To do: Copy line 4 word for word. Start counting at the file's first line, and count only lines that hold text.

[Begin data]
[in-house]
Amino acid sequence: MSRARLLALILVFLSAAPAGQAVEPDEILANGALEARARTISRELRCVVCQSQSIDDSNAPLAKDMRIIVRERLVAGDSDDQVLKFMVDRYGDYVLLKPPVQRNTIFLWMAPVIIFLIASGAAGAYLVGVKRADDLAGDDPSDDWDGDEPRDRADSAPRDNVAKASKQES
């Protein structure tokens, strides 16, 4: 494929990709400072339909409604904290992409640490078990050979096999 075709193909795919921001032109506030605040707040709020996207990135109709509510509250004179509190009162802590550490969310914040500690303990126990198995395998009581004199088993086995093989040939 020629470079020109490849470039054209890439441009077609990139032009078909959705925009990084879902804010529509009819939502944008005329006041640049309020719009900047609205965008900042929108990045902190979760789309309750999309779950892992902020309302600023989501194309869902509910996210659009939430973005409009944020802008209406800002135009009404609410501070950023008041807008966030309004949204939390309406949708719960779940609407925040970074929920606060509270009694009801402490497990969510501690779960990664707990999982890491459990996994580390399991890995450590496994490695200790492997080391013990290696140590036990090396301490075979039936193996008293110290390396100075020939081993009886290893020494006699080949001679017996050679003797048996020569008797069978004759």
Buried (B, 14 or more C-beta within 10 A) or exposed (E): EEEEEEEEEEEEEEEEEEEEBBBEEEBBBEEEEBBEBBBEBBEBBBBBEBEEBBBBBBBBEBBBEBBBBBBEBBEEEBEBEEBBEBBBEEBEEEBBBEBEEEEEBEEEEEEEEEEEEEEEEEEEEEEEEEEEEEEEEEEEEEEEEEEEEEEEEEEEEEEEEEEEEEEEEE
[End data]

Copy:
Buried (B, 14 or more C-beta within 10 A) or exposed (E): EEEEEEEEEEEEEEEEEEEEBBBEEEBBBEEEEBBEBBBEBBEBBBBBEBEEBBBBBBBBEBBBEBBBBBBEBBEEEBEBEEBBEBBBEEBEEEBBBEBEEEEEBEEEEEEEEEEEEEEEEEEEEEEEEEEEEEEEEEEEEEEEEEEEEEEEEEEEEEEEEEEEEEEEEE